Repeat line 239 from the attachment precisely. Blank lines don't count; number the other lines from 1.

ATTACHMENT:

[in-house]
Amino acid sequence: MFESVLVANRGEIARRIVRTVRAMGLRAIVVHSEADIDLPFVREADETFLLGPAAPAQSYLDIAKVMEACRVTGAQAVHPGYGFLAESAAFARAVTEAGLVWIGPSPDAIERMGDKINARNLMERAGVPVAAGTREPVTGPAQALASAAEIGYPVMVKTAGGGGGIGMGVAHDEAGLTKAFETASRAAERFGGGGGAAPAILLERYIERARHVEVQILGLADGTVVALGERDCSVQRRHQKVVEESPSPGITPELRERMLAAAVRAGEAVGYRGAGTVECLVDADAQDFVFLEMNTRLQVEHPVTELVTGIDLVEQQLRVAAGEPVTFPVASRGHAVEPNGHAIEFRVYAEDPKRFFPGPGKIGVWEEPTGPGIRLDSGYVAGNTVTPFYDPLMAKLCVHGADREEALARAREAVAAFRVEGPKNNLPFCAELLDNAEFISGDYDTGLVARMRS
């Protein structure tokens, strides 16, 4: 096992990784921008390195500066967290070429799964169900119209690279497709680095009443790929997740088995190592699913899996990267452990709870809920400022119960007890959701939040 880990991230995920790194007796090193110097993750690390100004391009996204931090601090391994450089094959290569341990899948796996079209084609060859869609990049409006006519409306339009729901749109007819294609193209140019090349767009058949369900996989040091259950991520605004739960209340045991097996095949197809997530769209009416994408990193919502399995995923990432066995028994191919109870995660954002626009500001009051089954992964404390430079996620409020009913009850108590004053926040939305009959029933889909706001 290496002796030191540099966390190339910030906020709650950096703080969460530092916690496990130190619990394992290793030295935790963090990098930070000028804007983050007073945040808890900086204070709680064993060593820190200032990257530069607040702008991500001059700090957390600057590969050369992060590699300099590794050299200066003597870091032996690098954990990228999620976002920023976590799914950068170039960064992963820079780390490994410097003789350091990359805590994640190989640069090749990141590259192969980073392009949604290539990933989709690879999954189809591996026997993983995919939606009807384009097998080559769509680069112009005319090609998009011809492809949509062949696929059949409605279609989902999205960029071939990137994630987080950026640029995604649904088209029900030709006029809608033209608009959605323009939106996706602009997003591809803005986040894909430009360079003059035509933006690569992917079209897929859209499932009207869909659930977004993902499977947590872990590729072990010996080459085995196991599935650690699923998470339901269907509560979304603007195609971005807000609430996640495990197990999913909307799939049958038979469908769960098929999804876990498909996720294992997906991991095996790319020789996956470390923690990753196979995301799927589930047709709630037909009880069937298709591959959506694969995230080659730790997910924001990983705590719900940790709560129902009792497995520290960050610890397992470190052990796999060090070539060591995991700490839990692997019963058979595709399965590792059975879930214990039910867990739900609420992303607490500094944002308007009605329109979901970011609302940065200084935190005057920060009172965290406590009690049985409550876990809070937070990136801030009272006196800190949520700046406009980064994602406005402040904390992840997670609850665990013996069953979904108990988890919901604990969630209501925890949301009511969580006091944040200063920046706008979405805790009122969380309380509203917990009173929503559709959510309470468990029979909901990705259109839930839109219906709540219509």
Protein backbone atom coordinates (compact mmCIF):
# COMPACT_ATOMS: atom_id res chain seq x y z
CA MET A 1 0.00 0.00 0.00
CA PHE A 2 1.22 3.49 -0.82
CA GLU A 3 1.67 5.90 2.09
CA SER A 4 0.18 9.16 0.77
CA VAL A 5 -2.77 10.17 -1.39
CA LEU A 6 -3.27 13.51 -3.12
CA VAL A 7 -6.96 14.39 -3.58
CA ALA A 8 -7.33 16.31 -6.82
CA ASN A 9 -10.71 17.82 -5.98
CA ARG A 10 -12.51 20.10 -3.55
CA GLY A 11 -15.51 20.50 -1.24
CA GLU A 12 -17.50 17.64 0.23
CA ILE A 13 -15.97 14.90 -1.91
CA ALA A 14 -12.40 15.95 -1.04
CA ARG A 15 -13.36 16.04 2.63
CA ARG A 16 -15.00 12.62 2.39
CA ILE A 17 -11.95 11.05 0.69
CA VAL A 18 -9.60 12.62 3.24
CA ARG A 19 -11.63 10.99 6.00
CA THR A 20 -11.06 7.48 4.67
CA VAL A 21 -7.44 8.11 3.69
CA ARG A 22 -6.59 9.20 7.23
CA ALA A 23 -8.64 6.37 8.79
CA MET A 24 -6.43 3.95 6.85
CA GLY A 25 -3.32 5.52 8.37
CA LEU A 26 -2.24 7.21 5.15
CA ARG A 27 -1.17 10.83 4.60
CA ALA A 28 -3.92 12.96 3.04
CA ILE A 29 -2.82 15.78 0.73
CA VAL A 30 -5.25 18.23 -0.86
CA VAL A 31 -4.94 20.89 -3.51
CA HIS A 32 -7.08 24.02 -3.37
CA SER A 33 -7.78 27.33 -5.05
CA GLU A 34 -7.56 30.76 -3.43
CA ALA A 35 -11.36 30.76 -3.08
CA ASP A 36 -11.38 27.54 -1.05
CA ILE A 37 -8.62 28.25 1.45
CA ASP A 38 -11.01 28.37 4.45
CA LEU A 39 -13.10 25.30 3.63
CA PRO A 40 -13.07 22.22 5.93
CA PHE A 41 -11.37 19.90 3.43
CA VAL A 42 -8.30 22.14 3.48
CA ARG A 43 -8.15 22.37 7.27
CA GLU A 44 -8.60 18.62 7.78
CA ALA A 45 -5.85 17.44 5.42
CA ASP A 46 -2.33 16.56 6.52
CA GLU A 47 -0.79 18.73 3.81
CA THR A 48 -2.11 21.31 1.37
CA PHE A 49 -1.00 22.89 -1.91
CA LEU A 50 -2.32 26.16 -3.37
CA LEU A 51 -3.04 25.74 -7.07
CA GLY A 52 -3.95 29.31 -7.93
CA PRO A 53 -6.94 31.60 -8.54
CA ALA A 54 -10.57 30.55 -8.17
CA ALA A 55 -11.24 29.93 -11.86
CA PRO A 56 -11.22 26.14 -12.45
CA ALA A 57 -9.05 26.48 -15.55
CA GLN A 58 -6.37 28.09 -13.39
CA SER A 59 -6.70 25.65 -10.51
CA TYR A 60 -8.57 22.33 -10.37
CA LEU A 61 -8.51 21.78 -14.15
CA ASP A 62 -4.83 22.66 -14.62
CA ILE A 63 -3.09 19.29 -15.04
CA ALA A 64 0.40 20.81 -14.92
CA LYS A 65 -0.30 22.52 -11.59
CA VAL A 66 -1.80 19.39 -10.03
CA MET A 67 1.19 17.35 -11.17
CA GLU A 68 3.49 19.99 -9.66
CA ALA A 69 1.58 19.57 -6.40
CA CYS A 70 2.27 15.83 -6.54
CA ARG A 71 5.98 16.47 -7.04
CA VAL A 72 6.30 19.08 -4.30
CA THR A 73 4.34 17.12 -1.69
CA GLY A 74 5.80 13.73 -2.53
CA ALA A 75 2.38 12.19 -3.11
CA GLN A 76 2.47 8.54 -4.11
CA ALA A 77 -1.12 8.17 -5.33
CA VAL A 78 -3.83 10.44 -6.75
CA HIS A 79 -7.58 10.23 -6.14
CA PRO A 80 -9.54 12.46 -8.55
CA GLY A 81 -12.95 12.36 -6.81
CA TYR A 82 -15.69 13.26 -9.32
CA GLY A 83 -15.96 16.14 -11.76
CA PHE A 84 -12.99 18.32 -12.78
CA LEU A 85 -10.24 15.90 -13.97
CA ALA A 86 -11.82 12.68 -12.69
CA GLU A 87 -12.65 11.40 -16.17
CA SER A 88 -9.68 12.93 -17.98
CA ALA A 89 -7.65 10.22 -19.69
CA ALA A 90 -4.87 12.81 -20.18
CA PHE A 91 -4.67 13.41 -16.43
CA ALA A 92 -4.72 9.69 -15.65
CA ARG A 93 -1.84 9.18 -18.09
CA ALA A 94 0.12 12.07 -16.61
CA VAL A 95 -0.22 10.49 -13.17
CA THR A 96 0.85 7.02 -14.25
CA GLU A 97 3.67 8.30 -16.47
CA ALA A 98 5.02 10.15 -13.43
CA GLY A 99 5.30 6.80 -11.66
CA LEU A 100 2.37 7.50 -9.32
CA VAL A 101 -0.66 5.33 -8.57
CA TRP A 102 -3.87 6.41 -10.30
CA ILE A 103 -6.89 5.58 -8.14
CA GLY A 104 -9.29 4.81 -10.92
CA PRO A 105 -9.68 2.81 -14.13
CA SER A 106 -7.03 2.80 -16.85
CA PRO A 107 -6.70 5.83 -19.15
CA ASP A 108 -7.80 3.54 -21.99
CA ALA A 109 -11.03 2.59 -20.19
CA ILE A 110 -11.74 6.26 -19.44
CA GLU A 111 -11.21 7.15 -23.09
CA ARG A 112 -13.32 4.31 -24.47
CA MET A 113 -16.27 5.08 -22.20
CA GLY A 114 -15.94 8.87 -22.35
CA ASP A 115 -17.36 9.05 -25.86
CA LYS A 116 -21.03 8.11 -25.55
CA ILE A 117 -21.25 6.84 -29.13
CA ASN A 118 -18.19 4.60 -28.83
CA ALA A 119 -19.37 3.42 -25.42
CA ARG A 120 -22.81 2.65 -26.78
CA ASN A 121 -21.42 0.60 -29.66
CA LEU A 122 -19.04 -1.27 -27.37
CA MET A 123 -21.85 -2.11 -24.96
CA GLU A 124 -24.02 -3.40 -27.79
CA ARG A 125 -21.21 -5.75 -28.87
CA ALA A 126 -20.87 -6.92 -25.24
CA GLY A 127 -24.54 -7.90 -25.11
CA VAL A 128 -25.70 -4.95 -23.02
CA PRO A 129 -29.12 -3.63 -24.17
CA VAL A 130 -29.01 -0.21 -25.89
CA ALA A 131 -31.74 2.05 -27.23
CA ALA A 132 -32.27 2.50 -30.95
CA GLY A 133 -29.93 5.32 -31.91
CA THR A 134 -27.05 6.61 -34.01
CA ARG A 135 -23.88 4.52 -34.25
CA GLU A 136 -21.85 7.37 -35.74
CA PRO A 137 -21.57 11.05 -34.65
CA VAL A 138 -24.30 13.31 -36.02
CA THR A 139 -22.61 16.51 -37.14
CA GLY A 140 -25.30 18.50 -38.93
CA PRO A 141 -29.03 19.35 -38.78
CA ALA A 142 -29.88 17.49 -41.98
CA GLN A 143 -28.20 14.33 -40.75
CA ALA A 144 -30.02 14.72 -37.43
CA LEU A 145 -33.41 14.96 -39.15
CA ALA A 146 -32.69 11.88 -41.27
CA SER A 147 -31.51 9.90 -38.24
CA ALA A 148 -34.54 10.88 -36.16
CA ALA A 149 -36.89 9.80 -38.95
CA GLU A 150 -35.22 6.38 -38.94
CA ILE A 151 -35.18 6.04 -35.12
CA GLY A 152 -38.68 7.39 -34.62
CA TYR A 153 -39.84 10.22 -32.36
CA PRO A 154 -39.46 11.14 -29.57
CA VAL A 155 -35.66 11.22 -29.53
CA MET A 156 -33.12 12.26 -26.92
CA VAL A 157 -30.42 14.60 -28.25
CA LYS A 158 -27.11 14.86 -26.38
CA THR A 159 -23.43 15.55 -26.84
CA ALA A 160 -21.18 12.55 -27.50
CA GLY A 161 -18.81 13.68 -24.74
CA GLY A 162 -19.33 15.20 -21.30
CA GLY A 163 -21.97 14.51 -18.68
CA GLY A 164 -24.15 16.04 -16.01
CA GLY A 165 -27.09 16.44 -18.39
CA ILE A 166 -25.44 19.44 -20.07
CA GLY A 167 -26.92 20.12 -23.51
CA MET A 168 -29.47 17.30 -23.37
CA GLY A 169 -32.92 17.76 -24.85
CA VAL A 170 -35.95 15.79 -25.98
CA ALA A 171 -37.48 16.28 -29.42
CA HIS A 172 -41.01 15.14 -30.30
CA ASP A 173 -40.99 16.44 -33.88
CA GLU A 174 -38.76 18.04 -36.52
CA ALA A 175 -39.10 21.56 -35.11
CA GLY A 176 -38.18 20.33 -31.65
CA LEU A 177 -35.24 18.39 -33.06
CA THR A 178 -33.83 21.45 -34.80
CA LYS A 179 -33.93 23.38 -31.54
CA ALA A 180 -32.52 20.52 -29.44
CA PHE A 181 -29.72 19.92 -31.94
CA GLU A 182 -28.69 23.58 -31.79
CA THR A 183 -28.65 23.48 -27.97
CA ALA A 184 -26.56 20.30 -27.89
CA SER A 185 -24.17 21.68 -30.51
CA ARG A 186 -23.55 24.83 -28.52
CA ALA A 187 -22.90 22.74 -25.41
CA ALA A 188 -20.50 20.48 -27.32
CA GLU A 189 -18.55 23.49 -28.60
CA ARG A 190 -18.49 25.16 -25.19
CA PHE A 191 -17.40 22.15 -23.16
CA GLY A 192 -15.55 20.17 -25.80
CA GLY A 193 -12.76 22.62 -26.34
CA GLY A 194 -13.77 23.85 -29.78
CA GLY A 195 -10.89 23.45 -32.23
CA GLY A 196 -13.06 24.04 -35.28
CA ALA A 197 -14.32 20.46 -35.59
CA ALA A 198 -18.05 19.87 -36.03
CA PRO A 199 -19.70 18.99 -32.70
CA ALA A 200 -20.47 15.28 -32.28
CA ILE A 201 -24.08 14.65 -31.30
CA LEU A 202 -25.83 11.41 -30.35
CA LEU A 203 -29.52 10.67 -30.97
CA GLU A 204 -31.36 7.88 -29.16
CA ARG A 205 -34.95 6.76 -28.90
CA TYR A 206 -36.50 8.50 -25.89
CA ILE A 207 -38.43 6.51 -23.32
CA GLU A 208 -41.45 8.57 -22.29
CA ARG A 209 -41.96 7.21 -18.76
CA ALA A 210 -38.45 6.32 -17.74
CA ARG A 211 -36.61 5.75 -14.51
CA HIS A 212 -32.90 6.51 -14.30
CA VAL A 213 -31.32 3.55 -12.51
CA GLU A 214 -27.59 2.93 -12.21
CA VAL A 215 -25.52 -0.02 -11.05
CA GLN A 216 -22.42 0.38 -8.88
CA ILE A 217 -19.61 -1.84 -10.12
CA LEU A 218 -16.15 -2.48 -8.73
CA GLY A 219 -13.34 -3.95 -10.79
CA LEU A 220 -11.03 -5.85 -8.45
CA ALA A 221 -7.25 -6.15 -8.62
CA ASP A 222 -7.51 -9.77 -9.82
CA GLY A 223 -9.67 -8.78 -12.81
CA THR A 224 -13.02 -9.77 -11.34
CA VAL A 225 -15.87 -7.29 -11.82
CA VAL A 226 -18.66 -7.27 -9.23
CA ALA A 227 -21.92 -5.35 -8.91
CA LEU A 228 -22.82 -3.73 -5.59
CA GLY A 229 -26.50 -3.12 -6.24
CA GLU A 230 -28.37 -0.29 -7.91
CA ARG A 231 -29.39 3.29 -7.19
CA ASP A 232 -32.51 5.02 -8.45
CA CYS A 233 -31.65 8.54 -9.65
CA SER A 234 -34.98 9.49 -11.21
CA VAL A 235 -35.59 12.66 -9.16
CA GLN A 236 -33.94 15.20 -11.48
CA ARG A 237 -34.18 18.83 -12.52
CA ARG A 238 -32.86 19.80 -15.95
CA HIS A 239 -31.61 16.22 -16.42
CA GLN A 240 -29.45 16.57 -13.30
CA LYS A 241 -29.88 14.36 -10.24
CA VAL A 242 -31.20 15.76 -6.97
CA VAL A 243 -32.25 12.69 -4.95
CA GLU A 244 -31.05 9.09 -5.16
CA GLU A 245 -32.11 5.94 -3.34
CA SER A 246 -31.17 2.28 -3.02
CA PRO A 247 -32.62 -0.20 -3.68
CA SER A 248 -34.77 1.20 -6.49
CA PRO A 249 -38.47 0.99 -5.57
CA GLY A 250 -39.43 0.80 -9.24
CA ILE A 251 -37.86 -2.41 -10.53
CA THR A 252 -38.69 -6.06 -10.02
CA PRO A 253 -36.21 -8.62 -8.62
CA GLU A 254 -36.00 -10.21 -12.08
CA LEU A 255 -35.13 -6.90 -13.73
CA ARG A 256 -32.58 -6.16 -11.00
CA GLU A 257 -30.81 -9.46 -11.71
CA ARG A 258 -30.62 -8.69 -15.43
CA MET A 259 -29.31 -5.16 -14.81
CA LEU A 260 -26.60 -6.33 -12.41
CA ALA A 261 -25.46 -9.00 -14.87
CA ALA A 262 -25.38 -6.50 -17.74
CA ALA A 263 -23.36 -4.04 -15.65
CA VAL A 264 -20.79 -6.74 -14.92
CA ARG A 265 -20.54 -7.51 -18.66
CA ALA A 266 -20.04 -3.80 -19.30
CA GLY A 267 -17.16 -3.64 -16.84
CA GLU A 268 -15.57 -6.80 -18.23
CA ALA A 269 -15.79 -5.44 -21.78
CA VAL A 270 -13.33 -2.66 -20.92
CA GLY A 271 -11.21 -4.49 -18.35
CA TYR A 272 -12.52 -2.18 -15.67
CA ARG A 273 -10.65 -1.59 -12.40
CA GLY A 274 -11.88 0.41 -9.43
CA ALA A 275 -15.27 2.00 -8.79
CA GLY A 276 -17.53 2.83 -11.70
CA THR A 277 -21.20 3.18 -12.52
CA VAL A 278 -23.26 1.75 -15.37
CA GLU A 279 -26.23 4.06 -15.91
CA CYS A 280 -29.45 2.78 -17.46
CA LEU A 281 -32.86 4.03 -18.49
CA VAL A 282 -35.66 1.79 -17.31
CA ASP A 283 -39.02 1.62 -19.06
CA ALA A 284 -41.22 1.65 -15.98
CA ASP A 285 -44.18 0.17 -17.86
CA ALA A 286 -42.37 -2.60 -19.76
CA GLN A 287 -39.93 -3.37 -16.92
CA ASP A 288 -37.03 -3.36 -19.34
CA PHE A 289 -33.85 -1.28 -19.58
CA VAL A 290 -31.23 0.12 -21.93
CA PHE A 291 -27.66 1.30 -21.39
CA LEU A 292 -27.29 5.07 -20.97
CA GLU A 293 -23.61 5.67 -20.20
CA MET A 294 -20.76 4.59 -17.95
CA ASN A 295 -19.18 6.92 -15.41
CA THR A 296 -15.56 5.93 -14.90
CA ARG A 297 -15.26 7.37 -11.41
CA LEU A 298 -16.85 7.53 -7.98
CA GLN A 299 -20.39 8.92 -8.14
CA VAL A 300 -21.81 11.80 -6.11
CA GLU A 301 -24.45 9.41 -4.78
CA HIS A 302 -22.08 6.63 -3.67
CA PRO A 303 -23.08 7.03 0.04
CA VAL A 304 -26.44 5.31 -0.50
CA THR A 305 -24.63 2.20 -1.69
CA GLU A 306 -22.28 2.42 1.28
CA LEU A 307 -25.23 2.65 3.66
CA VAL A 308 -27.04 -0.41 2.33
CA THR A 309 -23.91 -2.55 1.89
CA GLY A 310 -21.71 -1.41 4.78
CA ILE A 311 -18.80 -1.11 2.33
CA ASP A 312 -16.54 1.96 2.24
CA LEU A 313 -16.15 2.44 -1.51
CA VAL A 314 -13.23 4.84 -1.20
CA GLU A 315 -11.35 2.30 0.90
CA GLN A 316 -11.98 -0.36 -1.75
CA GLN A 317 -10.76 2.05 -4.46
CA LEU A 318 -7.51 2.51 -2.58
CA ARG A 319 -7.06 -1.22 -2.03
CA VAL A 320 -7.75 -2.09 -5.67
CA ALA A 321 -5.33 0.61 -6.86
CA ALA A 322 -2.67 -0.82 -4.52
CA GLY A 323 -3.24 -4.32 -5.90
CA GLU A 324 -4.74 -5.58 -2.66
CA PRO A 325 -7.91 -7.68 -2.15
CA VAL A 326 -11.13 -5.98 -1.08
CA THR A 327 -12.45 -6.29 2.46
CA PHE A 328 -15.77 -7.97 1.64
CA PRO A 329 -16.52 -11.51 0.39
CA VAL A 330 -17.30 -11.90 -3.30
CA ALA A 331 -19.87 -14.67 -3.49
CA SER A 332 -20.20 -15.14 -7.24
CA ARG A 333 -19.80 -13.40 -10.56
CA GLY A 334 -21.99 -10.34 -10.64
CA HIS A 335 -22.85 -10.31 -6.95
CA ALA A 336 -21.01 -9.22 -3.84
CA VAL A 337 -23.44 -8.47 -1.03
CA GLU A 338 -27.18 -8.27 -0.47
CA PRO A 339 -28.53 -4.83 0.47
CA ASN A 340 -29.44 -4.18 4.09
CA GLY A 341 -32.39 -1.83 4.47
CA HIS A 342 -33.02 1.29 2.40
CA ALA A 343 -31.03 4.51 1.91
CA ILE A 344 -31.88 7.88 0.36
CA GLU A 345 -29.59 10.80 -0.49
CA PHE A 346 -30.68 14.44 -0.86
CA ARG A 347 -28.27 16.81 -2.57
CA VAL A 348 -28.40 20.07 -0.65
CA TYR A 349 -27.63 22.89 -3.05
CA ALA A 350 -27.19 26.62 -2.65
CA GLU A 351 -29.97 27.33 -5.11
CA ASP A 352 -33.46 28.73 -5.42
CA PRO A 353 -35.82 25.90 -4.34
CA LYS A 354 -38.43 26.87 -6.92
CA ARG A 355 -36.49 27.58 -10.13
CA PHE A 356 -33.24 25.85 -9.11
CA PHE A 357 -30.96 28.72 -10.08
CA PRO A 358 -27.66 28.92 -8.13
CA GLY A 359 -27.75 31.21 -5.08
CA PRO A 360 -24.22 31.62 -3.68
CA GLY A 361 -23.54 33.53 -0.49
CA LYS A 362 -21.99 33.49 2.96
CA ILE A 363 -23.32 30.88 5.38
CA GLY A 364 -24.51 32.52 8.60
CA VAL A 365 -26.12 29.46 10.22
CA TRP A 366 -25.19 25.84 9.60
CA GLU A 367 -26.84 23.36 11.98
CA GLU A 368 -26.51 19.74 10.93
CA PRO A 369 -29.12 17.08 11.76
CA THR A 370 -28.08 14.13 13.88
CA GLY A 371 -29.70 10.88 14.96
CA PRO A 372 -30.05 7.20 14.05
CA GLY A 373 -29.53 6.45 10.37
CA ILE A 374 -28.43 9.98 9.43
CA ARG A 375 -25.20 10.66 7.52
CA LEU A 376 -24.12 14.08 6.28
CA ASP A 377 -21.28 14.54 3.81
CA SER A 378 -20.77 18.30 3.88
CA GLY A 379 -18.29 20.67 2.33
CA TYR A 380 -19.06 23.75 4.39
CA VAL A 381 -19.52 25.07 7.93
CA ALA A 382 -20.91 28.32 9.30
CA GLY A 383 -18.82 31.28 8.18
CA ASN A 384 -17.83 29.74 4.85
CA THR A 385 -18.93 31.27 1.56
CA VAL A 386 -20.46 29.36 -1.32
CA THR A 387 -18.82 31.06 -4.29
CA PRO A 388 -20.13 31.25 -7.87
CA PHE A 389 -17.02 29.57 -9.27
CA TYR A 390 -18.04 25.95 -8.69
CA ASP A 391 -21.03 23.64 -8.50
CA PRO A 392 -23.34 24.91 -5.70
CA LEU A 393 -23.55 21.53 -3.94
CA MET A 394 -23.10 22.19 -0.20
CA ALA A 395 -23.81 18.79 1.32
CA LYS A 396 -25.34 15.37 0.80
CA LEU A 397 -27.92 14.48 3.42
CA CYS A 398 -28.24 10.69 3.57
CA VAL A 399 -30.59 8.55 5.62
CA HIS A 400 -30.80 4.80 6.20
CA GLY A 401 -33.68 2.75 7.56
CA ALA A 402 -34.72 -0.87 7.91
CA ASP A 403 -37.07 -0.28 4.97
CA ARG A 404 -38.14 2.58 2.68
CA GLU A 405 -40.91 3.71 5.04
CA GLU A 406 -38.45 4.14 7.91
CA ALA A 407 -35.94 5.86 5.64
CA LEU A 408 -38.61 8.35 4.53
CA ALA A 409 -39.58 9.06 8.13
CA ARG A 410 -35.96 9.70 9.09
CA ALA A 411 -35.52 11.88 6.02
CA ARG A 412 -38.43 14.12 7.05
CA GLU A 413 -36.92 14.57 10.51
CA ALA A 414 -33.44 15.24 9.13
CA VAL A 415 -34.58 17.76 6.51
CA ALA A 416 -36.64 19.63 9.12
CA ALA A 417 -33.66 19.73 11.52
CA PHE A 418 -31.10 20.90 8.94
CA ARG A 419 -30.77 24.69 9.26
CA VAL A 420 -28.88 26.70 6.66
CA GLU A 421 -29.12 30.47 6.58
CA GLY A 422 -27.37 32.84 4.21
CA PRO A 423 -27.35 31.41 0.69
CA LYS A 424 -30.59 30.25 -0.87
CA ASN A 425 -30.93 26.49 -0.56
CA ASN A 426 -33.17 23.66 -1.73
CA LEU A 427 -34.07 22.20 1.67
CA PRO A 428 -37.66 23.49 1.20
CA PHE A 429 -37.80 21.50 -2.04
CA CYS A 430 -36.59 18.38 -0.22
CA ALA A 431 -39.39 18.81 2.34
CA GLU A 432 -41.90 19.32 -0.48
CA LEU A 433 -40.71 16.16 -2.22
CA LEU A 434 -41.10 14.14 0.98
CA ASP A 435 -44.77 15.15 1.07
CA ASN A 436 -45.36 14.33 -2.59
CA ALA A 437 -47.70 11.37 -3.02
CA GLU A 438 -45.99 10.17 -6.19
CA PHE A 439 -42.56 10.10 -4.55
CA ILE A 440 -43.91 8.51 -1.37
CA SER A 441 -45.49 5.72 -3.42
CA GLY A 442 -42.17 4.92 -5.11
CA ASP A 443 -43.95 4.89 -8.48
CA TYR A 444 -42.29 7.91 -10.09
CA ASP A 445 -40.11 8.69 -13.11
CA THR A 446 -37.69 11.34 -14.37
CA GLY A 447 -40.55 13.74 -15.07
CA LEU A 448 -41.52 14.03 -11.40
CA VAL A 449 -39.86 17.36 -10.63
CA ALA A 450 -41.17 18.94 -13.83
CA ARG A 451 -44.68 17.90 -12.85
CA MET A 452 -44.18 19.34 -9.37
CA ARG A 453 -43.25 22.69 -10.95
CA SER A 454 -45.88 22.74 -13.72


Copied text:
CA SER A 234 -34.98 9.49 -11.21